For metaphysical pluralists such as myself; Jesus as both God and Man entails that I have some idea of what (on the one hand) constitutes the divine and what (on the other) characterises a Man.
By saying Jesus was a Man we mean he was subject to mortality: to change, disease, decay and death. He was 'doomed to die' as Tolkien's One Ring said about 'mortal men'.
And Jesus was divine for two reasons - one present from birth, the other from the Baptism by John (the final three years of his life, and the time of his ministry).
Jesus was chosen to incarnate as the Saviour because, in pre-mortal life, he uniquely attained harmony with God's divine purposes, his motivations were fully aligned-with Creation.
Thus he was born divine - but until age 30, apparently Jesus did not know he was the Saviour. That is, he was wholly- and always-immersed-in God's creation; and implicitly but not consciously working in total-harmony with God's purposes.
Therefore, the pre-ministry era of Jesus's life corresponds to Owen Barfield's definition of complete Original Participation - a total but passive and unconscious participation in the work of creation.
From the baptism by John; Jesus became conscious of his divine nature and destiny; and therefore attained the fullness of active freedom, of choice and agency: became a co-creator, shown in the miracles, where Jesus was working deliberately with God. This is Barfield's Final Participation.
So, the post-baptism Jesus was fully divine, and a mortal Man.
The life of Jesus illustrates the distinction between Original and Final Participation - and the nature of the destiny of modern Western Man - here and now; as we attempt, albeit partially and temporarily, to achieve was Jesus did, wholly and at-all-times.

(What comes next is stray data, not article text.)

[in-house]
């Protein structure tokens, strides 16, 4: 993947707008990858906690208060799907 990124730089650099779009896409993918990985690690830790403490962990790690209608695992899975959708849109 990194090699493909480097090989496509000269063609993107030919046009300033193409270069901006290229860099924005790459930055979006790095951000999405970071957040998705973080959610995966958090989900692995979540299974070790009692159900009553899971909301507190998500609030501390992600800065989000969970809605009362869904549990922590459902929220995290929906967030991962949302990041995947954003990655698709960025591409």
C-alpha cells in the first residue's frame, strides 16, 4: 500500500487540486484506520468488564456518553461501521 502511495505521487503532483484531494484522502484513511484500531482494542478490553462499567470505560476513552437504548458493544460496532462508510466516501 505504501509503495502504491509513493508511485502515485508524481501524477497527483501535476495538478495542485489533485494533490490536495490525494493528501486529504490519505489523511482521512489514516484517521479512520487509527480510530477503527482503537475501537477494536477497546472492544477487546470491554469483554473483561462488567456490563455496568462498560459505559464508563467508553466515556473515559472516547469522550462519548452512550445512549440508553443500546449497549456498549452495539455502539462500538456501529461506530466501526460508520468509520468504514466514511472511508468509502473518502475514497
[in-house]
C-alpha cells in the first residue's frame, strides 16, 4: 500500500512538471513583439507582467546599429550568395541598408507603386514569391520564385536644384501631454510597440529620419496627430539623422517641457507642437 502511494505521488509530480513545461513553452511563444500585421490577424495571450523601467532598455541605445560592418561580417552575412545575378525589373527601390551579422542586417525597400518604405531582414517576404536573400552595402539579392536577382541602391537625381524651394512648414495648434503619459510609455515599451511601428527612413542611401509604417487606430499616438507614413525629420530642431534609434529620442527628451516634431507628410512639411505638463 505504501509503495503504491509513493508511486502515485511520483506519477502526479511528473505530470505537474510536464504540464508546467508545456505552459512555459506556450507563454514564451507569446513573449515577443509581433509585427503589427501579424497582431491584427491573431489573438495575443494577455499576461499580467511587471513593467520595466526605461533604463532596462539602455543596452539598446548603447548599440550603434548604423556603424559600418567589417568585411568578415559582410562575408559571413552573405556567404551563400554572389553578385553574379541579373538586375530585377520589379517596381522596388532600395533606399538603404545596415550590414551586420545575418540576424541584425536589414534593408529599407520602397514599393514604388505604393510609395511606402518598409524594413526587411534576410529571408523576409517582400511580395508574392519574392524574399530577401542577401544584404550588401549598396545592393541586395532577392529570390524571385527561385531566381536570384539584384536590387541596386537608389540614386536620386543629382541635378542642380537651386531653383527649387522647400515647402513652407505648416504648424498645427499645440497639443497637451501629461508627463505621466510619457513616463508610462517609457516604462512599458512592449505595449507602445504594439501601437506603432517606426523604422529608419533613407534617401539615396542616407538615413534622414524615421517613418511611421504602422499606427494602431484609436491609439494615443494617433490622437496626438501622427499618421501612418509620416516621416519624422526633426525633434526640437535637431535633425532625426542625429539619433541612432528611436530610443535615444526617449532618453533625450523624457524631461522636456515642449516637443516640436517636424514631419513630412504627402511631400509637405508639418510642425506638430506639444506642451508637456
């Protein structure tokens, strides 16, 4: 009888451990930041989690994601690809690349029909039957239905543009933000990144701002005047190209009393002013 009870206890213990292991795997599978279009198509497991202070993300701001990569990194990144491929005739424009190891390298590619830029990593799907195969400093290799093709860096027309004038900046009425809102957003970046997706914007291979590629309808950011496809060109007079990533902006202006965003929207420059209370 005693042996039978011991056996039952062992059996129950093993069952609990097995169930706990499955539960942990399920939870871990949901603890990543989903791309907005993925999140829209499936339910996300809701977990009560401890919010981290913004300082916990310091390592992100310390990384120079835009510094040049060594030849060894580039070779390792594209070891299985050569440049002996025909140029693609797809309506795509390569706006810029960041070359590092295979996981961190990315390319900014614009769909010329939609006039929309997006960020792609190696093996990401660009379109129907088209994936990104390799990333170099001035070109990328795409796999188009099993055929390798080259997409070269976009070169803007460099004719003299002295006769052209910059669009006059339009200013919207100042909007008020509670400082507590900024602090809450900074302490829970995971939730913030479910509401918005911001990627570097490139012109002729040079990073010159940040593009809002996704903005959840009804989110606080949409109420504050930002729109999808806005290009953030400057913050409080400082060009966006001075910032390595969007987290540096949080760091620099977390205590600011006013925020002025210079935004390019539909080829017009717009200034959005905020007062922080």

So, according to this idea, twelve year old Jesus was just doing what a perfect twelve year old would do -- without knowing the grand providential plot line? I guess the Temple story makes sense there.
Why, then, would Jesus have gone to John to begin with -- and said what he said? Does it make sense that the Baptist would have known more about Christ's mission than Christ himself before the baptism? That doesn't seem right. I don't know what the Church teaches about Jesus' awareness while growing up as a man. I don't think that I have the right tools to grasp it . . . the Lord being the ultimate sui generis. To what can we adequately compare him?
@Joseph - I have covered some of this in earlier posts
From reading the Fourth Gospel, I think we are told that Jesus did not know who he was until the Baptism.
I am unsure about the accounts of Jesus's childhood in the other Gospels. The Fourth Gospel author (who I believe to be Lazarus) was the only eye witness we have, who personally knew Jesus. The other Gospels strike me as later compilations, with other agendas, and of lesser validity.
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